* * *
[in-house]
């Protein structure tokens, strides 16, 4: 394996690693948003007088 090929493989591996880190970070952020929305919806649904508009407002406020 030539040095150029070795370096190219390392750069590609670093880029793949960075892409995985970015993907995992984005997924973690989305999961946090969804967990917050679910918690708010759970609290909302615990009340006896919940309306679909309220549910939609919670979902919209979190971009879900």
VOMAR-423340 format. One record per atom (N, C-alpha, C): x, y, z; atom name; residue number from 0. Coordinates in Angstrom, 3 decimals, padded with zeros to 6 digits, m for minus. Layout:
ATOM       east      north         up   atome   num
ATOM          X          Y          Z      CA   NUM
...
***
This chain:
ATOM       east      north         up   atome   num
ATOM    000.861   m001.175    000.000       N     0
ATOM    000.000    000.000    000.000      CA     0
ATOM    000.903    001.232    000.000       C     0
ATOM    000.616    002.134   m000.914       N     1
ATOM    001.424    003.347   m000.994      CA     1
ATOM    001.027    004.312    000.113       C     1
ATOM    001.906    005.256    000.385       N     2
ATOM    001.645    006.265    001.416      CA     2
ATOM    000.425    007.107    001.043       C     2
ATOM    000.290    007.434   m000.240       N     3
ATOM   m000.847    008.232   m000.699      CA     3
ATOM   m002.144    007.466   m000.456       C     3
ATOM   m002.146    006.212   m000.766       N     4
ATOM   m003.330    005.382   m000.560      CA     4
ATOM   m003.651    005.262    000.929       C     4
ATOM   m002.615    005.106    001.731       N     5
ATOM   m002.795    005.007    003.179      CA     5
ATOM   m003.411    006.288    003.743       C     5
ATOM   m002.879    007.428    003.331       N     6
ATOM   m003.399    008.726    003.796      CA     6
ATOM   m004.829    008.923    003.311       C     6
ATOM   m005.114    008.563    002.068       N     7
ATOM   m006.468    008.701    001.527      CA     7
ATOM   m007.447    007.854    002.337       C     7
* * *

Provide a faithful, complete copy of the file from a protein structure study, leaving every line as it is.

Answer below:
[in-house]
């Protein structure tokens, strides 16, 4: 394996690693948003007088 090929493989591996880190970070952020929305919806649904508009407002406020 030539040095150029070795370096190219390392750069590609670093880029793949960075892409995985970015993907995992984005997924973690989305999961946090969804967990917050679910918690708010759970609290909302615990009340006896919940309306679909309220549910939609919670979902919209979190971009879900």
VOMAR-423340 format. One record per atom (N, C-alpha, C): x, y, z; atom name; residue number from 0. Coordinates in Angstrom, 3 decimals, padded with zeros to 6 digits, m for minus. Layout:
ATOM       east      north         up   atome   num
ATOM          X          Y          Z      CA   NUM
...
***
This chain:
ATOM       east      north         up   atome   num
ATOM    000.861   m001.175    000.000       N     0
ATOM    000.000    000.000    000.000      CA     0
ATOM    000.903    001.232    000.000       C     0
ATOM    000.616    002.134   m000.914       N     1
ATOM    001.424    003.347   m000.994      CA     1
ATOM    001.027    004.312    000.113       C     1
ATOM    001.906    005.256    000.385       N     2
ATOM    001.645    006.265    001.416      CA     2
ATOM    000.425    007.107    001.043       C     2
ATOM    000.290    007.434   m000.240       N     3
ATOM   m000.847    008.232   m000.699      CA     3
ATOM   m002.144    007.466   m000.456       C     3
ATOM   m002.146    006.212   m000.766       N     4
ATOM   m003.330    005.382   m000.560      CA     4
ATOM   m003.651    005.262    000.929       C     4
ATOM   m002.615    005.106    001.731       N     5
ATOM   m002.795    005.007    003.179      CA     5
ATOM   m003.411    006.288    003.743       C     5
ATOM   m002.879    007.428    003.331       N     6
ATOM   m003.399    008.726    003.796      CA     6
ATOM   m004.829    008.923    003.311       C     6
ATOM   m005.114    008.563    002.068       N     7
ATOM   m006.468    008.701    001.527      CA     7
ATOM   m007.447    007.854    002.337       C     7